Join us on New Briggate from 12pm to 4pm on Saturday 16 September and be a part of this unique and historic cultural event. Find out more at

Editors notes
● Interviews are available on request

About Leeds West Indian Carnival
Leeds West Indian Carnival (LWIC) is the oldest authentic Caribbean Carnival in Europe. It was the first to incorporate all three essential elements that define Caribbean Carnival: the spectacle of a street parade, the music of kaiso, calypso, soca accompanied by steel pan and a masquerade of colourful costumes.

LWIC was founded in 1967 by three Caribbean men living in Leeds as a remedy for their community’s collective homesickness and need for connection to their cultural identity. LWIC remains committed to the true roots of Caribbean Carnival, a vision championed by co-founder
and Chair, Arthur France: “Carnival is steeped in a history and culture that goes far beyond the costume spectacle …Rooted in slavery, born from Emancipation, and championed by Caribbean communities, it is a journey of resilience, struggles and triumphs that has universal appeal.”

The biggest Caribbean carnival street parade outside London, LWIC’s annual procession attracts up to 150,000 visitors into the city and has become an important contributor to the Leeds cultural economy. Celebrated in August, the annual programme features a children’s costume show, The King & Queen Show, The Soca Monarch, J’ouvert Morning celebrations, culminating in the extravaganza of the street masquerade.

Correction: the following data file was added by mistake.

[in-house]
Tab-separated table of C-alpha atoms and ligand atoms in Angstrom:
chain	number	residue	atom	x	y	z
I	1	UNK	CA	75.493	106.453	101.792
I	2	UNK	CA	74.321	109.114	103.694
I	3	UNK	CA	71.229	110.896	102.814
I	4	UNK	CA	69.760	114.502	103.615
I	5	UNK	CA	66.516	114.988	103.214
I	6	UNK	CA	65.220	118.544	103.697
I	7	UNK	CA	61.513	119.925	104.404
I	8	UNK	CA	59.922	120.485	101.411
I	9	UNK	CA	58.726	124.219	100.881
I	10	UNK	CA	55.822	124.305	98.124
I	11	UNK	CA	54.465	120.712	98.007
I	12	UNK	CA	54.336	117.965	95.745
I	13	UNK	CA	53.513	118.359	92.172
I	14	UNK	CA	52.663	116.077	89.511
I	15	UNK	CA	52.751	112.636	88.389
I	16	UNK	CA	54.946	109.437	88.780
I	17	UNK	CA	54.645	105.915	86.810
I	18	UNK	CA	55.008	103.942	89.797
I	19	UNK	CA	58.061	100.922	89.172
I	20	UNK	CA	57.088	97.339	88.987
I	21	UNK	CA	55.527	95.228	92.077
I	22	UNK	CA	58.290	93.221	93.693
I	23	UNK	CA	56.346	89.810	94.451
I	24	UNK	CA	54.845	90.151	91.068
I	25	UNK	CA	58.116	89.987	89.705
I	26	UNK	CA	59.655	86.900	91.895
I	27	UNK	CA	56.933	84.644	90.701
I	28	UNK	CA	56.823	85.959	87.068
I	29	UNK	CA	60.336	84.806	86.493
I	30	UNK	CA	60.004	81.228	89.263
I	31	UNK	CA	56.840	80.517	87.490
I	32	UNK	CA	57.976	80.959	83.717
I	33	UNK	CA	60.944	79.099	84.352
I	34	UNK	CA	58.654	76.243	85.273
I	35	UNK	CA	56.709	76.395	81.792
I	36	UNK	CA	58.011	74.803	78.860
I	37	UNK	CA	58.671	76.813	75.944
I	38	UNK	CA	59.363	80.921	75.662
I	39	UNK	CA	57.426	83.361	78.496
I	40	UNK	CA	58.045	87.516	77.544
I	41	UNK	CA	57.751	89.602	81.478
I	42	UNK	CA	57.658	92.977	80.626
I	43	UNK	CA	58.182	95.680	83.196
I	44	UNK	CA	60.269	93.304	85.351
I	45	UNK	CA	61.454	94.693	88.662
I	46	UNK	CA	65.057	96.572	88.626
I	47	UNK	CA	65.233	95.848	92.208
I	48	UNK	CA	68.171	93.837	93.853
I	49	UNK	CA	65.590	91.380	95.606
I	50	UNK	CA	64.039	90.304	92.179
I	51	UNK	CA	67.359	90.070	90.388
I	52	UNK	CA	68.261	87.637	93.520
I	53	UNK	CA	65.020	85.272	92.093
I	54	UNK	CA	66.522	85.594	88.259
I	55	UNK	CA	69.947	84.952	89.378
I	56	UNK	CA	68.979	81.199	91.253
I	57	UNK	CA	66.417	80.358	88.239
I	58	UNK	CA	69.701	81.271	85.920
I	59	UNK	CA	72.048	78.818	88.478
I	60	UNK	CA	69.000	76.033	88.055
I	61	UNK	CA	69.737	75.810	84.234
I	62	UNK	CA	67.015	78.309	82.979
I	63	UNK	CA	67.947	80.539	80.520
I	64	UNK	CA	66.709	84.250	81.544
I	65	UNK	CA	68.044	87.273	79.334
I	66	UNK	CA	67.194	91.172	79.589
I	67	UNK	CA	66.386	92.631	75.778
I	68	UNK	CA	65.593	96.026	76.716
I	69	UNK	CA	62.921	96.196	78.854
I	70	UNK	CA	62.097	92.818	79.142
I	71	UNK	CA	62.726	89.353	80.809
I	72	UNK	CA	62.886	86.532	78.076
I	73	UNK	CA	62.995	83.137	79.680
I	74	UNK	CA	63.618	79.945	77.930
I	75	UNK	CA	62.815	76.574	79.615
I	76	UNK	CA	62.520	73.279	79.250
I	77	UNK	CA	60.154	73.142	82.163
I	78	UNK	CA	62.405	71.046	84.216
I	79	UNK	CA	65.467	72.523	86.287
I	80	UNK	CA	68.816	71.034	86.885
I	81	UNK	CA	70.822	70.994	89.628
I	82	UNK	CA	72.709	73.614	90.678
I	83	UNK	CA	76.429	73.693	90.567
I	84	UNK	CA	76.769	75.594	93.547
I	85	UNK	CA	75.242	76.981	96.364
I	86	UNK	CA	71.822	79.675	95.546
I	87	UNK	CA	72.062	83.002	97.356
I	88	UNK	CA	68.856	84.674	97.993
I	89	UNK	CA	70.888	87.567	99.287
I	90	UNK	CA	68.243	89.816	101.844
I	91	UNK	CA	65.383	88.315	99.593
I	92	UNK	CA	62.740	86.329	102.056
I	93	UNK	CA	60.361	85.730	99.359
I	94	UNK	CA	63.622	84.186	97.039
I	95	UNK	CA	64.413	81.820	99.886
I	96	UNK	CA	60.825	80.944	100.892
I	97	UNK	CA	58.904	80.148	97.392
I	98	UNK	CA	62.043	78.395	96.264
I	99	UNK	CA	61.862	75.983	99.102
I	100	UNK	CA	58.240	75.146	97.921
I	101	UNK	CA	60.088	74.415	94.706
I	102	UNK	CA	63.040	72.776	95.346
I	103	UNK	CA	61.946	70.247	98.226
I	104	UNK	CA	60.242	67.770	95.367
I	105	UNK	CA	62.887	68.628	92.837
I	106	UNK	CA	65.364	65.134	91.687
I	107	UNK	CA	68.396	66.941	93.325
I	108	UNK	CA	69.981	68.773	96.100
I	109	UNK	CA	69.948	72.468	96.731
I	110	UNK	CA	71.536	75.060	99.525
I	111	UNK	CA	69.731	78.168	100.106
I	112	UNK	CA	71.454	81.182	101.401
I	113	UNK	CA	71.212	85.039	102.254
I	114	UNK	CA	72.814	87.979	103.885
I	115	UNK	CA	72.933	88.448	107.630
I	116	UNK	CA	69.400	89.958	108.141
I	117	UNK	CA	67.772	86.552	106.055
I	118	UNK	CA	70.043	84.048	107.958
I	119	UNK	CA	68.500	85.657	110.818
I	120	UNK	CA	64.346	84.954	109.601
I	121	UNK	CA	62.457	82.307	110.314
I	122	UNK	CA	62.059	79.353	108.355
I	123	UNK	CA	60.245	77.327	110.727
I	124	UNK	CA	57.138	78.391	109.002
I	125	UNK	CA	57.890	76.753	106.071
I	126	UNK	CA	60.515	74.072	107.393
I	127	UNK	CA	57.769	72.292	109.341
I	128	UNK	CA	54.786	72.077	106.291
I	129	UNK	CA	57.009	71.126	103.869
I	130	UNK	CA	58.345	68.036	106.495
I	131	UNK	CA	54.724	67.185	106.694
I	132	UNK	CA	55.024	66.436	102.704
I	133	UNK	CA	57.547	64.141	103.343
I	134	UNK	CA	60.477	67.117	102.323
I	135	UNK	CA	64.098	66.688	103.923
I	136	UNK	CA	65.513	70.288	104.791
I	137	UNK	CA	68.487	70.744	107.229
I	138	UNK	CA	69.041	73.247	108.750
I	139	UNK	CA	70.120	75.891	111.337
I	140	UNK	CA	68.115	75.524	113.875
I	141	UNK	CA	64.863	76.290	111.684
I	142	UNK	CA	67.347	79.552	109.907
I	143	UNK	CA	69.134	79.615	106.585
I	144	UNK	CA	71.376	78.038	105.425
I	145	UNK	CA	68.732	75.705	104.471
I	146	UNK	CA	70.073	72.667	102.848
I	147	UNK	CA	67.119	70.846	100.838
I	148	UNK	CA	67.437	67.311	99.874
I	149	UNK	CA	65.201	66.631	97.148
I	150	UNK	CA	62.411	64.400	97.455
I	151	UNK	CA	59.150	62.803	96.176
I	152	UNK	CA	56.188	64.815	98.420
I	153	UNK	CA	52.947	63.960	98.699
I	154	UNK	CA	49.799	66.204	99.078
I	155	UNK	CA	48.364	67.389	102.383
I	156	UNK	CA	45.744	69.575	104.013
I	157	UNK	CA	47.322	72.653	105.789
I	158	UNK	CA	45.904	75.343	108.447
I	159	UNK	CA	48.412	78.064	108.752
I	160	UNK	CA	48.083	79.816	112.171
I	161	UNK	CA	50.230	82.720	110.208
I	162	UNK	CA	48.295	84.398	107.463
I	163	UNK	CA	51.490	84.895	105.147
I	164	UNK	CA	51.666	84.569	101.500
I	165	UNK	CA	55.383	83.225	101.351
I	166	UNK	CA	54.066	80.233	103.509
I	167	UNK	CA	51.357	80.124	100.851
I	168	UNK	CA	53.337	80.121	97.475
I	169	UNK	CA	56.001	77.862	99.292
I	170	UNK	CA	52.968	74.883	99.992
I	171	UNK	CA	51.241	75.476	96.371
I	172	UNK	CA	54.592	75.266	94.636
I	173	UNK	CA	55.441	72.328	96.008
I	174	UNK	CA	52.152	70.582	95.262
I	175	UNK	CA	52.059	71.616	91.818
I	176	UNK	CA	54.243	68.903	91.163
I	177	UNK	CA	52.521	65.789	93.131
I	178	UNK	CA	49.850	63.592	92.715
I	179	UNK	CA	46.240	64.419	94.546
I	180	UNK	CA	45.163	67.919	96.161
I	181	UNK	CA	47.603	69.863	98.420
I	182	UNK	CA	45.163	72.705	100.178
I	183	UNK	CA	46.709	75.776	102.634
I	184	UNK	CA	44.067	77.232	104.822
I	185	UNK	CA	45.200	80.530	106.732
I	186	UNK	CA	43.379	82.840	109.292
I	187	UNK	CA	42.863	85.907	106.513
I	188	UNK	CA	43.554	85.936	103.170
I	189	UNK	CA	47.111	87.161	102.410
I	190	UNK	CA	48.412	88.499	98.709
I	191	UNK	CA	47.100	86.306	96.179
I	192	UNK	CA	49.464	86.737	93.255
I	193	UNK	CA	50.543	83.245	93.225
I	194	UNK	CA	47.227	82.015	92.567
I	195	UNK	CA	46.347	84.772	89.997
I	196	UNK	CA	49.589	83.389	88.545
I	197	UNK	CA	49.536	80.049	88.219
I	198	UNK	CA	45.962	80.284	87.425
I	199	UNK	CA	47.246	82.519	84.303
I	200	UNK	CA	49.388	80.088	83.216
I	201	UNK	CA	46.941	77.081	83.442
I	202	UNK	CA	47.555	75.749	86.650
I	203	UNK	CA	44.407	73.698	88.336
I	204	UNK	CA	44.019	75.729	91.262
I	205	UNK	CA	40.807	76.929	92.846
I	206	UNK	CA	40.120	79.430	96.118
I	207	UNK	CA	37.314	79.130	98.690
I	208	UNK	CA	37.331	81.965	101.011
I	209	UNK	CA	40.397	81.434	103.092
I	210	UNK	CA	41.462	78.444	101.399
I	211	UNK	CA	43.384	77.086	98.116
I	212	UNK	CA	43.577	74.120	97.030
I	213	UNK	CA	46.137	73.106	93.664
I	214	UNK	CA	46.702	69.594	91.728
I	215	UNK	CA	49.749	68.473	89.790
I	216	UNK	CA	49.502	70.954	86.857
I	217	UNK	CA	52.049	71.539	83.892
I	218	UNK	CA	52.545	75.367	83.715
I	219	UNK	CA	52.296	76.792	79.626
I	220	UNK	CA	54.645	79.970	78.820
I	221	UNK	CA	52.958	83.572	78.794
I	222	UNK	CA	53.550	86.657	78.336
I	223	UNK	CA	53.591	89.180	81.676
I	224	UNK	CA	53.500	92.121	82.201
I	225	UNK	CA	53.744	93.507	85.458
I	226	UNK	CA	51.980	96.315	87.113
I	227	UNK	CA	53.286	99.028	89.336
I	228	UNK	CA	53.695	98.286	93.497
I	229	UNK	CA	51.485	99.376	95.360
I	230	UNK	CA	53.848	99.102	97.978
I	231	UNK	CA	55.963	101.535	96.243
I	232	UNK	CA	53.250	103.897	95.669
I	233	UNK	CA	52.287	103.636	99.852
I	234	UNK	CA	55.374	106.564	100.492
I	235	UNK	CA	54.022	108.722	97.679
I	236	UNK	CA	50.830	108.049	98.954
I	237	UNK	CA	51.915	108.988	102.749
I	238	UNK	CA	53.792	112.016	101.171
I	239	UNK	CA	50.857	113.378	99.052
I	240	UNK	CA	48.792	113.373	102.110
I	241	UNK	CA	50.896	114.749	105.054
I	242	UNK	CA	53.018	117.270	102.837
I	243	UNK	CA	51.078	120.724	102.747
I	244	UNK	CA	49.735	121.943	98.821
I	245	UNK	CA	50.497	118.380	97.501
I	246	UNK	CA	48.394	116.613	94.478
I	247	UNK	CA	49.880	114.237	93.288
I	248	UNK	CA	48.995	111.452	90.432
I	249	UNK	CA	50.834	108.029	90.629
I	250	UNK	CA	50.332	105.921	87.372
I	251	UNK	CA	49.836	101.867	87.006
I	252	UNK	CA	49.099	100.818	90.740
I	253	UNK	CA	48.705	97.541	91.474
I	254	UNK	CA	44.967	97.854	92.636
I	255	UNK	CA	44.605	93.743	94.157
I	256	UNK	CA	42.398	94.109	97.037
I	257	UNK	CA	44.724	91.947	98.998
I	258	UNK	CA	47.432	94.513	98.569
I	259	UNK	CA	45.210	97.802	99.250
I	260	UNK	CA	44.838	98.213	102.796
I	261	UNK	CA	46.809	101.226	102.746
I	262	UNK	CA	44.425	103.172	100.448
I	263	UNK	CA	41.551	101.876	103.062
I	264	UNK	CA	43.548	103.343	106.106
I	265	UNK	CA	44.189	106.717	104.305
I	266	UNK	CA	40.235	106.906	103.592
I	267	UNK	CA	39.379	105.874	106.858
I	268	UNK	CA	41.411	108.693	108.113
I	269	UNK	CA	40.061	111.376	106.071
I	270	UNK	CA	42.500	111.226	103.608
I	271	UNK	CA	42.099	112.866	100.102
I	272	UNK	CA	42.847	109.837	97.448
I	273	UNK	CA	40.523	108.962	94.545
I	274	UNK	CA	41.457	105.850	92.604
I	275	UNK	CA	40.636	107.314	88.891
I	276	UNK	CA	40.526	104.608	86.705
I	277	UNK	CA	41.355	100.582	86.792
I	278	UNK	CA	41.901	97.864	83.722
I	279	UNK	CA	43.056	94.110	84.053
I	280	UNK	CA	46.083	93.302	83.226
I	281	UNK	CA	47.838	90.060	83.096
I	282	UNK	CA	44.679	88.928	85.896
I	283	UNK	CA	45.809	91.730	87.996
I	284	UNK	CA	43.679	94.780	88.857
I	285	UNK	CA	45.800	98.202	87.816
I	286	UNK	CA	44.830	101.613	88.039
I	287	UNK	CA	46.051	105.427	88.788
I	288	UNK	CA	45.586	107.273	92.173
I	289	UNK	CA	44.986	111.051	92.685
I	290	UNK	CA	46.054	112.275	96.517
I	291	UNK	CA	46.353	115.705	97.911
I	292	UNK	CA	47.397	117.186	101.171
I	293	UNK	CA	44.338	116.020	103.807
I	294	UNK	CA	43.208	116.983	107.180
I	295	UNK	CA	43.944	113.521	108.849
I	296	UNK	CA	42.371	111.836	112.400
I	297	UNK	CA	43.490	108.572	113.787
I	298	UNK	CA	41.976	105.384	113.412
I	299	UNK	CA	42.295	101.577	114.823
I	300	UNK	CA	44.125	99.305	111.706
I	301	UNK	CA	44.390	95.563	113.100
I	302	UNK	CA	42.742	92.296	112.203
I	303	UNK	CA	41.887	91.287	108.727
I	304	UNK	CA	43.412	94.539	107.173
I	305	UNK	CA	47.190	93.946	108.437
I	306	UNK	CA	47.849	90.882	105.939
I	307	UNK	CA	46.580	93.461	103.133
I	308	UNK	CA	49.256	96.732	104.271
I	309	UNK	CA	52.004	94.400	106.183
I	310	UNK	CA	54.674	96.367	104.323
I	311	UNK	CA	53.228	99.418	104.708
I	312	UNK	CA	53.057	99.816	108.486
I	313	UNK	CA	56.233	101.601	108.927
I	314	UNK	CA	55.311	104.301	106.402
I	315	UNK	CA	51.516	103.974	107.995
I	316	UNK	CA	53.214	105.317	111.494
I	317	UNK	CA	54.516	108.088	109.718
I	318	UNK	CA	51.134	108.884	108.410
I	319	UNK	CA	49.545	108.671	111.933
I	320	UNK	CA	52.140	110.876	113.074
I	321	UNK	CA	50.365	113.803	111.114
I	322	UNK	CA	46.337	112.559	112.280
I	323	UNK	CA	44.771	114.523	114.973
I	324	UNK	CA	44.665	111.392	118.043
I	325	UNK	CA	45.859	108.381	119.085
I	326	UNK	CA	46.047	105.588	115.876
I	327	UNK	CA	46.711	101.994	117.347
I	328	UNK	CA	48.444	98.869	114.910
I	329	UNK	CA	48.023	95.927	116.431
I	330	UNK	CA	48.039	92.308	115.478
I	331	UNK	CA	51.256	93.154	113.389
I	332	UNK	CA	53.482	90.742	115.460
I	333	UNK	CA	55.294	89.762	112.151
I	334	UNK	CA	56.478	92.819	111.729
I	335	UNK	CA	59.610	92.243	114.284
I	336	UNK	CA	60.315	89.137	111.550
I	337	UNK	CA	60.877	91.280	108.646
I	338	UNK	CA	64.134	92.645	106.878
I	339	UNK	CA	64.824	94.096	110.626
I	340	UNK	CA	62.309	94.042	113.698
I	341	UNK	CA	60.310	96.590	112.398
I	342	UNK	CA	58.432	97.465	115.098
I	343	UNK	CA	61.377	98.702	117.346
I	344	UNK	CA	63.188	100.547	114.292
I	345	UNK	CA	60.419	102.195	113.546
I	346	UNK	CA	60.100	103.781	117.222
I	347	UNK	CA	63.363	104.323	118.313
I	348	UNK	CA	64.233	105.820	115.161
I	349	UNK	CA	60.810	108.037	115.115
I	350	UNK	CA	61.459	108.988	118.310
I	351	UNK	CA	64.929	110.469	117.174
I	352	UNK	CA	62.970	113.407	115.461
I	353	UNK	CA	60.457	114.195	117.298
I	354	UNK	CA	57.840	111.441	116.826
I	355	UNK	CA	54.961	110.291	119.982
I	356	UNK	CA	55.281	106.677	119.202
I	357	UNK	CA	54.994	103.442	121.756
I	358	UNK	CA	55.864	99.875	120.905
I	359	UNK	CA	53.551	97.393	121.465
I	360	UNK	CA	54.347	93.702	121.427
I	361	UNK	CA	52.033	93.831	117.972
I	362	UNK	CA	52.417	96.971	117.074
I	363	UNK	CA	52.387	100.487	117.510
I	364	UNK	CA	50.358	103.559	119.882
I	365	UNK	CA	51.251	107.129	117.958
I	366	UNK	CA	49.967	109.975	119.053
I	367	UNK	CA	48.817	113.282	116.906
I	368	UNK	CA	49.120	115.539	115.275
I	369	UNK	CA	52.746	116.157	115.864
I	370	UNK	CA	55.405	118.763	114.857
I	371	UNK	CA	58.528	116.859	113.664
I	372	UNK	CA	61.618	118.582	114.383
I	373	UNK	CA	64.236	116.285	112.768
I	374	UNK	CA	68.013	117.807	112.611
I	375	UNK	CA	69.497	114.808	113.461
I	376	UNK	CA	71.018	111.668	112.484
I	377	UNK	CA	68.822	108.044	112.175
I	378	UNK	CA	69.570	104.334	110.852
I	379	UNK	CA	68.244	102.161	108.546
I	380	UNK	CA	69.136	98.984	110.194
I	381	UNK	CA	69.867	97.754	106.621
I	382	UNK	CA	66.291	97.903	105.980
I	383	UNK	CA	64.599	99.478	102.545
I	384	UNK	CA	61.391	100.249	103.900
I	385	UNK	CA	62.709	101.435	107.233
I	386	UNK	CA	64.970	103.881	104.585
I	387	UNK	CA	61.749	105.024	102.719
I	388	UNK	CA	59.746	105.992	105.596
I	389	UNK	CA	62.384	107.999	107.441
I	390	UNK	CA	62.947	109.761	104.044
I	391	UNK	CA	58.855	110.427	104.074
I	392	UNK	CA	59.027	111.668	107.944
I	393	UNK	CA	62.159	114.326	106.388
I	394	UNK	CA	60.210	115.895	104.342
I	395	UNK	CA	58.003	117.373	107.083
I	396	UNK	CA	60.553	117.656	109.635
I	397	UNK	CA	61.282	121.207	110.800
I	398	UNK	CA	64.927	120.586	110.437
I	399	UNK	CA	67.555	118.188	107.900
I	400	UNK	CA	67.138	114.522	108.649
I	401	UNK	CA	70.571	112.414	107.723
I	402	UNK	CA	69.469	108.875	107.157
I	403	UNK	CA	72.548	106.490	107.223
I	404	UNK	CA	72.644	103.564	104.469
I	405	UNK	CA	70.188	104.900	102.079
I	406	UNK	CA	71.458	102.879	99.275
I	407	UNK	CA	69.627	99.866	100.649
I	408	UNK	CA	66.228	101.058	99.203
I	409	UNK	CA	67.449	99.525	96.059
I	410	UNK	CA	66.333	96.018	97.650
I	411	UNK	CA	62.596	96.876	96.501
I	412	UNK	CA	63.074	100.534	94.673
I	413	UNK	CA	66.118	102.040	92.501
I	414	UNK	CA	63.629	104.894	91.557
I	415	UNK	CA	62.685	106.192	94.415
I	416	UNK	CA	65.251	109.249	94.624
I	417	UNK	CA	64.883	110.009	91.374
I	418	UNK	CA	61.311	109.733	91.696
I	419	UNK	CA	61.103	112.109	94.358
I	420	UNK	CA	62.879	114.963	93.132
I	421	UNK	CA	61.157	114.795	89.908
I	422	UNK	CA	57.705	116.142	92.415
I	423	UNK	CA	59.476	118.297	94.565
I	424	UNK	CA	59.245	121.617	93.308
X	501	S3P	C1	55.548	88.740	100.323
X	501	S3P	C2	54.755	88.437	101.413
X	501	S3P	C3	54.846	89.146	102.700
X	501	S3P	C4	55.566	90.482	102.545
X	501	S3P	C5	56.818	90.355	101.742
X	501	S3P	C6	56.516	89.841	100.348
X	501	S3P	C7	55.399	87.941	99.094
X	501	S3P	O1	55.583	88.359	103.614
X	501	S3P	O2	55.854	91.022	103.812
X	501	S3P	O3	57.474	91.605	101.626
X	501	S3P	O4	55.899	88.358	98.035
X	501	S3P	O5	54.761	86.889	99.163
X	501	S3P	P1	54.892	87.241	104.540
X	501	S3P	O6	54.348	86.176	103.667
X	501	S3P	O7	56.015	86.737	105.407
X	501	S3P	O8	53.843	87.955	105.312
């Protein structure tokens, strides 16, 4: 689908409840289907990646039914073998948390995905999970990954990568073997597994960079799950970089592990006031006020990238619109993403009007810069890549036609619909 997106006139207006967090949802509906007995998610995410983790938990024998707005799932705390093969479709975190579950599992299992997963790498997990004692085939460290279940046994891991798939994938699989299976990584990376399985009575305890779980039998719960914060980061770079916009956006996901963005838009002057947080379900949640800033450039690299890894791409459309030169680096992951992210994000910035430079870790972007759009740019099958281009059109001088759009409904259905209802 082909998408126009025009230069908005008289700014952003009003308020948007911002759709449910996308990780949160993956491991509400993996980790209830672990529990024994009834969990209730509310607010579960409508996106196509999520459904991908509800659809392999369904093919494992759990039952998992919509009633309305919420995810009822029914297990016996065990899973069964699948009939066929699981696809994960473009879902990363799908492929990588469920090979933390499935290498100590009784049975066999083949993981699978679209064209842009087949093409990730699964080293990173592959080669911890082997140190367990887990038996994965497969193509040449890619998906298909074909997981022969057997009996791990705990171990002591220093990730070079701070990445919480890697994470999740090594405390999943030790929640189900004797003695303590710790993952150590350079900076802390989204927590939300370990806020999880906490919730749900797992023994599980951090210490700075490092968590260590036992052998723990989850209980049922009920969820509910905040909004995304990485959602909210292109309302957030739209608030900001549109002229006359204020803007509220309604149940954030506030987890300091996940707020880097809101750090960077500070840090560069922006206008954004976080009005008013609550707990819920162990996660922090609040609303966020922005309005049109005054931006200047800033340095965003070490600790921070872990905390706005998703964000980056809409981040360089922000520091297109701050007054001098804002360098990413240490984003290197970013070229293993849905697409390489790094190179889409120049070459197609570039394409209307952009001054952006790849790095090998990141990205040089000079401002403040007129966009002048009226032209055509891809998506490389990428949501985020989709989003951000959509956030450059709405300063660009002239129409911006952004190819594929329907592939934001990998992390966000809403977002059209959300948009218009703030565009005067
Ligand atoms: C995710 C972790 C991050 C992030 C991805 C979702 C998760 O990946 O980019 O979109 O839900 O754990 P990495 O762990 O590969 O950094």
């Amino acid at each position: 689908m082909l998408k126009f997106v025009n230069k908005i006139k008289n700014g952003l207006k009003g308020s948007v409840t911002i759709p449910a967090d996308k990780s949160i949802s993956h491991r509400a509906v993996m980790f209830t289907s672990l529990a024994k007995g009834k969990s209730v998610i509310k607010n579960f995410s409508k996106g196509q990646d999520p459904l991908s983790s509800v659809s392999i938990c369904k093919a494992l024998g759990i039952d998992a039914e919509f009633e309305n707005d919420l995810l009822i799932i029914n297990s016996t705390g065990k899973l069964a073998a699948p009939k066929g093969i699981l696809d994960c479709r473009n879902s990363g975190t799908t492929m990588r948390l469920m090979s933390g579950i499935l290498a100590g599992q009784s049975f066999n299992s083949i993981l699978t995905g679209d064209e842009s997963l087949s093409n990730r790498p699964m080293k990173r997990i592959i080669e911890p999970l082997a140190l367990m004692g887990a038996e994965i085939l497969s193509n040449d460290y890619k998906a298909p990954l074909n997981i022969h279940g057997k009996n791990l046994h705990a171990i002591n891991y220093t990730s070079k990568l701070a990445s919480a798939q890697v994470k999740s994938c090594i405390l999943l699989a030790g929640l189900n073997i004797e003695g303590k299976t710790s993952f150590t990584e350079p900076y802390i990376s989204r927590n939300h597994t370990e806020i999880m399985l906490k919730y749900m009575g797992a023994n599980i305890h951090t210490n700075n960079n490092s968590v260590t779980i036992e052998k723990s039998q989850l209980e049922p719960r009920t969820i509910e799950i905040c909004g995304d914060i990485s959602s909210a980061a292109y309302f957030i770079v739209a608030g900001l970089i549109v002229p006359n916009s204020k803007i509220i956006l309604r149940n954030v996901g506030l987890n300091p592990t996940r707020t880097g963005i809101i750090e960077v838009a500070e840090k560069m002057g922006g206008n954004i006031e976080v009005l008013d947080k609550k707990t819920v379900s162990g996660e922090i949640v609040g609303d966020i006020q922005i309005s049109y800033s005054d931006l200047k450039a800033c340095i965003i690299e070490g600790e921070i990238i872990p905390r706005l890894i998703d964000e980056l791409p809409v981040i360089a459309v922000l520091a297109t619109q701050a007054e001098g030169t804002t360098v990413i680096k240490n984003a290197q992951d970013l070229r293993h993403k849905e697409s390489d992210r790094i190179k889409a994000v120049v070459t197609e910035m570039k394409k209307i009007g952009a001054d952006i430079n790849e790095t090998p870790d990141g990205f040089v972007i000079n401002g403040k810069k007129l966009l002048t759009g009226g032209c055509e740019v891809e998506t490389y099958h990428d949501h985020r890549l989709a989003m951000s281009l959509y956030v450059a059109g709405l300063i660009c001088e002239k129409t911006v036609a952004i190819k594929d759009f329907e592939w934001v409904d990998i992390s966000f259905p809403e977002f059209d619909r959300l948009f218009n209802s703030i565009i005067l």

About Hidden Histories of New Briggate
A partnership between Leeds City Council and Historic England, the New Briggate High Street Heritage Action Zone (HAZ) project is delivering heritage-led regeneration through the use of government-funded grants for improvements to buildings and public spaces.

Alongside the regeneration work, East Street Arts is leading a cultural consortium of organisations to deliver a complementary three-year programme of culture that will showcase New Briggate’s rich and diverse story with the help of specially-commissioned artists and a wide-ranging process of community engagement. Hidden Histories of New Briggate forms a key part of this HAZ cultural programme.

The New Briggate Cultural Consortium comprises East Street Arts, Leeds City Council, Leeds Heritage Theatres, Opera North, Age UK, North Bar & Brewery, Leeds Civic Trust and the Churches Conservation Trust.

About East Street Arts
East Street Arts secures better livelihoods for artists and our neighbours, while addressing the issue of economic and commercial decline in our towns and cities. The organisation forces positive interventions through art. As leaders in the artist-led sector for almost 30 years, East Street Arts has empowered artists to be self-determined, take control, incite change and influence key decision-makers to improve lives and environments, locally, nationally and internationally. Follow @EastStreetArts on Instagram, Facebook and Twitter.